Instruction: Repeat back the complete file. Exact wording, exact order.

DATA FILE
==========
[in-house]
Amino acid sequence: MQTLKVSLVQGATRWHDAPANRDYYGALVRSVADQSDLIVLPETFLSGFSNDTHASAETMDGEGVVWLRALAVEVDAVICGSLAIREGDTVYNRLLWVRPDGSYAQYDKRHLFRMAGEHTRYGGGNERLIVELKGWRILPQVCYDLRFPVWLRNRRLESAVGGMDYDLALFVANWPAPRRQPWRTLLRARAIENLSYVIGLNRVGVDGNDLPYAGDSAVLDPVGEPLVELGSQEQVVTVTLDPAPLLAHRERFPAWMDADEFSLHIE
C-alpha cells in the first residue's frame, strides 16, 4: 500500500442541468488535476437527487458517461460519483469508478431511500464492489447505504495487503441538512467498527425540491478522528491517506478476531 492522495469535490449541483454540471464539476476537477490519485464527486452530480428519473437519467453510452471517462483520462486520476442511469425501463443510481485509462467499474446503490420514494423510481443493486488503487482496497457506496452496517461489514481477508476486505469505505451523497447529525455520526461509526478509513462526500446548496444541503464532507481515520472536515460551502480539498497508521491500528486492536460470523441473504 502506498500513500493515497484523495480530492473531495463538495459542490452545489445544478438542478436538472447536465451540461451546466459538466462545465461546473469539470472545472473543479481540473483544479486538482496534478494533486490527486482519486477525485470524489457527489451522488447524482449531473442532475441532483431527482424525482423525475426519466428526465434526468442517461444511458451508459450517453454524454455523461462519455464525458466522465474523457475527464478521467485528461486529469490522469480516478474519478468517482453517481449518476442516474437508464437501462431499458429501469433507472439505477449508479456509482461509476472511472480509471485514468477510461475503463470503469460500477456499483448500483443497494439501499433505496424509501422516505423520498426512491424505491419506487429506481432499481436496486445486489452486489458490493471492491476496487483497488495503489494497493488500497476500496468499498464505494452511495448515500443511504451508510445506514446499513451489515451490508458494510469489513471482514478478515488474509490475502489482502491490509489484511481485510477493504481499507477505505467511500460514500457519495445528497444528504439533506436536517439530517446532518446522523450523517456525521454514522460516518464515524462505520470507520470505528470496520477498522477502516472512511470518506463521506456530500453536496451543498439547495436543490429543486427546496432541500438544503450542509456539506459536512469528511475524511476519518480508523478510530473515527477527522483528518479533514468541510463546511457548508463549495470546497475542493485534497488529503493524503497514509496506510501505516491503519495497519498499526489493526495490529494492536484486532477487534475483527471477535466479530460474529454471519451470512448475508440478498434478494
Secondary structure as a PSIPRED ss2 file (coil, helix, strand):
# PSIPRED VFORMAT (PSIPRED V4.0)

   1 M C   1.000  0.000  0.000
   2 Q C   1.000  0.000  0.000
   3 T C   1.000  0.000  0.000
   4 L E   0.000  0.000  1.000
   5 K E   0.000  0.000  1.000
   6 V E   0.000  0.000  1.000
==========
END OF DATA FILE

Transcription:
[in-house]
Amino acid sequence: MQTLKVSLVQGATRWHDAPANRDYYGALVRSVADQSDLIVLPETFLSGFSNDTHASAETMDGEGVVWLRALAVEVDAVICGSLAIREGDTVYNRLLWVRPDGSYAQYDKRHLFRMAGEHTRYGGGNERLIVELKGWRILPQVCYDLRFPVWLRNRRLESAVGGMDYDLALFVANWPAPRRQPWRTLLRARAIENLSYVIGLNRVGVDGNDLPYAGDSAVLDPVGEPLVELGSQEQVVTVTLDPAPLLAHRERFPAWMDADEFSLHIE
C-alpha cells in the first residue's frame, strides 16, 4: 500500500442541468488535476437527487458517461460519483469508478431511500464492489447505504495487503441538512467498527425540491478522528491517506478476531 492522495469535490449541483454540471464539476476537477490519485464527486452530480428519473437519467453510452471517462483520462486520476442511469425501463443510481485509462467499474446503490420514494423510481443493486488503487482496497457506496452496517461489514481477508476486505469505505451523497447529525455520526461509526478509513462526500446548496444541503464532507481515520472536515460551502480539498497508521491500528486492536460470523441473504 502506498500513500493515497484523495480530492473531495463538495459542490452545489445544478438542478436538472447536465451540461451546466459538466462545465461546473469539470472545472473543479481540473483544479486538482496534478494533486490527486482519486477525485470524489457527489451522488447524482449531473442532475441532483431527482424525482423525475426519466428526465434526468442517461444511458451508459450517453454524454455523461462519455464525458466522465474523457475527464478521467485528461486529469490522469480516478474519478468517482453517481449518476442516474437508464437501462431499458429501469433507472439505477449508479456509482461509476472511472480509471485514468477510461475503463470503469460500477456499483448500483443497494439501499433505496424509501422516505423520498426512491424505491419506487429506481432499481436496486445486489452486489458490493471492491476496487483497488495503489494497493488500497476500496468499498464505494452511495448515500443511504451508510445506514446499513451489515451490508458494510469489513471482514478478515488474509490475502489482502491490509489484511481485510477493504481499507477505505467511500460514500457519495445528497444528504439533506436536517439530517446532518446522523450523517456525521454514522460516518464515524462505520470507520470505528470496520477498522477502516472512511470518506463521506456530500453536496451543498439547495436543490429543486427546496432541500438544503450542509456539506459536512469528511475524511476519518480508523478510530473515527477527522483528518479533514468541510463546511457548508463549495470546497475542493485534497488529503493524503497514509496506510501505516491503519495497519498499526489493526495490529494492536484486532477487534475483527471477535466479530460474529454471519451470512448475508440478498434478494
Secondary structure as a PSIPRED ss2 file (coil, helix, strand):
# PSIPRED VFORMAT (PSIPRED V4.0)

   1 M C   1.000  0.000  0.000
   2 Q C   1.000  0.000  0.000
   3 T C   1.000  0.000  0.000
   4 L E   0.000  0.000  1.000
   5 K E   0.000  0.000  1.000
   6 V E   0.000  0.000  1.000